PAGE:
Superbowl Sunday is a bona fide holiday around here: the championship game (which we always hope will be good and not a blowout) and also the true end of the football season (a sad thing indeed).
The broccoli gratin, having been eaten to the point of people scraping the last traces of cheese from the dish, had to be recreated for Sunday. Even with a smaller group, it didn’t last. Neither did the guacamole I’d made.
I also ordered some dashi and it arrived in time for Sunday’s bash.
This made a world of difference in the tempura dipping sauce, which was spot on. I made a lot of tempura, and by the end of the night, only a lonely green bean remained, having hidden itself under a tray.
A few hours before the game, I had gone to the store to pick up a few things, and decided that there was time for some braised short ribs. Got them browned, then sauteed some onions and garlic in the same pan, added some red wine, beef broth, spices, and a couple teaspoons of tomato paste, threw the ribs back in, and about two and a half hours later, had this.
Boy, were those good. I’ve been eating the couple that were left over for the past two days, with sauteed zucchini, mushrooms, and onions. It’s just as good now as it was Sunday, but I’m down to the last of it. Might be time to make more.
There is no better way – in my humble opinion – to start off the year than to have an entire day full of football bowl games, even if you are like me and have no particular favorite college team. Work is fairly slow (unless a server’s hard drive is in imminent danger of death, as one is today), and it’s usually a good day to do a little of this or that. For me, between working and moving accounts around, that means baking some bread for the carb fiends around this place. It also means making another batch of the maple-cornmeal biscuits to go with the traditional southern new year’s meal of black-eyed peas this evening.
My sister, lucky girl that she is, had the opportunity to go to the Gator Bowl in person, sit in one of the terrace suites, and be waited on while watching what turned out to be an exciting game. The rest of us had to be content with watching on television, which worked out well: we all got a lot of work done, watched a bunch of different football games, played with the dogs, packed some more holiday stuff to be stowed away until later this year, and in general had a day that wasn’t particularly frenetic but wasn’t so slow as to put you in a coma. And my mom made small meatloaves.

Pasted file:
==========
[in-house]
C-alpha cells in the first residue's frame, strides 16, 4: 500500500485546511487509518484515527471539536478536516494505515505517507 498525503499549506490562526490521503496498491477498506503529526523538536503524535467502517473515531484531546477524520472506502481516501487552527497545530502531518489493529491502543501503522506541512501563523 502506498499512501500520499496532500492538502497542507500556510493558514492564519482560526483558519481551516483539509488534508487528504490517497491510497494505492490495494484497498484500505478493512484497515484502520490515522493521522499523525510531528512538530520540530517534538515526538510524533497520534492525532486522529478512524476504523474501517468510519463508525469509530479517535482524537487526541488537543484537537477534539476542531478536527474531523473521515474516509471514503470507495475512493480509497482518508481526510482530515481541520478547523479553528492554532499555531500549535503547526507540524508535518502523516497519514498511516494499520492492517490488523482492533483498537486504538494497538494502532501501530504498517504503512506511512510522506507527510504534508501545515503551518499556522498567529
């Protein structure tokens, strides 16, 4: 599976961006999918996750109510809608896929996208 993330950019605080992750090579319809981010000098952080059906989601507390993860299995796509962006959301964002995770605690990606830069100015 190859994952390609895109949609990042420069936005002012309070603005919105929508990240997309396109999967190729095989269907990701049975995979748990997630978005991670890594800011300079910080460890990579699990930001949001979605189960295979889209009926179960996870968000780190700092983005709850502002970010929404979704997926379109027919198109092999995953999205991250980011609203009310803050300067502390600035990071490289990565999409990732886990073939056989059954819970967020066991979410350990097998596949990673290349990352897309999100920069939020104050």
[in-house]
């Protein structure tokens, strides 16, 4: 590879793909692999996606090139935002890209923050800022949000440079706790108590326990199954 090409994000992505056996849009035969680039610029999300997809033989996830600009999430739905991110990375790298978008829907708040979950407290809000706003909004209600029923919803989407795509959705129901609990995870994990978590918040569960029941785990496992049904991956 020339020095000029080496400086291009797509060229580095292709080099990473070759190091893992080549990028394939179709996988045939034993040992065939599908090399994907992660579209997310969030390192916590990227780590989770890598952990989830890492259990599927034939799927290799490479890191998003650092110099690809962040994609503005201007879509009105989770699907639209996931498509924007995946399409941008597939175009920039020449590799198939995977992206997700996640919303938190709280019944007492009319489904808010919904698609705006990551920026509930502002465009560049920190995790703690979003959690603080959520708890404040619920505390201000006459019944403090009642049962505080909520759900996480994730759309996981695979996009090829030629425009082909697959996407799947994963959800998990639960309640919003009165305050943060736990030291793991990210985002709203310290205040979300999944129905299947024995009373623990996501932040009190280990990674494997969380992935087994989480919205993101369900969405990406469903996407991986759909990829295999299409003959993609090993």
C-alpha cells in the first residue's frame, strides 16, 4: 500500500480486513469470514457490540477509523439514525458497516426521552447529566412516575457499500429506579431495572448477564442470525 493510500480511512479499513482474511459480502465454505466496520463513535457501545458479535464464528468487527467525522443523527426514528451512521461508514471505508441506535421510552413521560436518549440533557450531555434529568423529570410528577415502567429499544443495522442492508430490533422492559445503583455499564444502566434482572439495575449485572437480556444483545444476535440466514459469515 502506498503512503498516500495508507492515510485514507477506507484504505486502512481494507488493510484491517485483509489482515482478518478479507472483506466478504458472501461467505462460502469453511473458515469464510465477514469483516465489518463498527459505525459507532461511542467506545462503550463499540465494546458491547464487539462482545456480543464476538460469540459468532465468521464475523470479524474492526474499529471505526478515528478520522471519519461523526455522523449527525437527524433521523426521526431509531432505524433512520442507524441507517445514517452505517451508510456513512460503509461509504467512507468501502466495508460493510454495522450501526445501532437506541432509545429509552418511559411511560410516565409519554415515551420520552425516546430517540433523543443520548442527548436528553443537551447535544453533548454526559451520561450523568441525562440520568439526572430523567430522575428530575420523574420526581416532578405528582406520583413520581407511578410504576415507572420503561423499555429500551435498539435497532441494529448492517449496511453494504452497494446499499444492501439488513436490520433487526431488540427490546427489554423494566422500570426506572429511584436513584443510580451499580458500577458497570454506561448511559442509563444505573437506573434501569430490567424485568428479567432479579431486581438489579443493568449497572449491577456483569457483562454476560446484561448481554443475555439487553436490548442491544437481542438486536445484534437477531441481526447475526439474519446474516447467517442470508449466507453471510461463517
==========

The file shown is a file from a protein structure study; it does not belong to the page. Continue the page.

My mom loves hamburger: extra-lean, lean, chuck, round, whatever. If it’s from a cow and can be formed into a patty, fried, perhaps with some sauteed mushrooms and onions on the side, and maybe a pan gravy by yours truly, she’s happy as – well, happy as a pig in poop, I suppose, or as happy as one of those cows in the California cheese ads.
She has a recipe she sort of follows to make meatloaf these days, that is more meat than loaf, if you get what I mean. Make a few extra, toss them in the freezer, and it’s an instant fix for the beef-addicted.
We had meatloaf tonight, along with rice (with shallots and parm), black-eyed peas, maple-cornbread biscuits, and corn on the cob.
And coffee. Lots and lots of coffee for me today. Mom also fed the dogs Cheetos, because she’s a sucker for a cute face.
Right now, the cinnamon-raisin loaves have just gone into the oven. I’m not pleased with the feel the dough had as I rolled it, and I would not be at all surprised if there were gaps in the bread, because for some reason the dough just felt extra sticky and wet. Wet = steam = bad oven spring = gaps. Still, it will taste fine, and the fam will down it even if it isn’t perfect, but this tells me I need to work on this recipe a bit. I’m also going to try my hand at this no-knead bread that apparently everyone in the world knew about but me until today. Instead of kneading the bread, the gluten develops through an extra long rising period of about 18 hours. It would be rather handy to toss everything together and forget about it, instead of fussing with dough every couple hours – although that is part of the fun. Some days are meant for a hands-off approach.
It’s the annual mega hunting and gathering fest otherwise known as Christmas. I’m not really feeling the mood. Still, there are things that need to be done for the holiday, and my aunt has requested that I make some of my cranberry-apple compote for the dinner she’s having Monday (noon, for those interested in joining in). Off we went to Costco to find a huge bag of cranberries. We didn’t find any. Instead, we found something else, which we brought home and steamed to warm.
King crab, at ten bucks a pound, is a great deal if you can find it. Some of the legs were almost as long as my arm. I still wonder just who had the bright idea that these ugly creatures (and lobsters) were suitable for noshing. I’m glad they did, though I couldn’t really taste the crab at all. That’s a bummer, because I always did love it. Everyone else enjoyed it, and there were leftovers that will be turned into something – salad, fritters, cakes, something.
Newton says hello.
Mickey better hope Newton doesn’t let one loose. These dogs and their gas can bring a tear to your eye.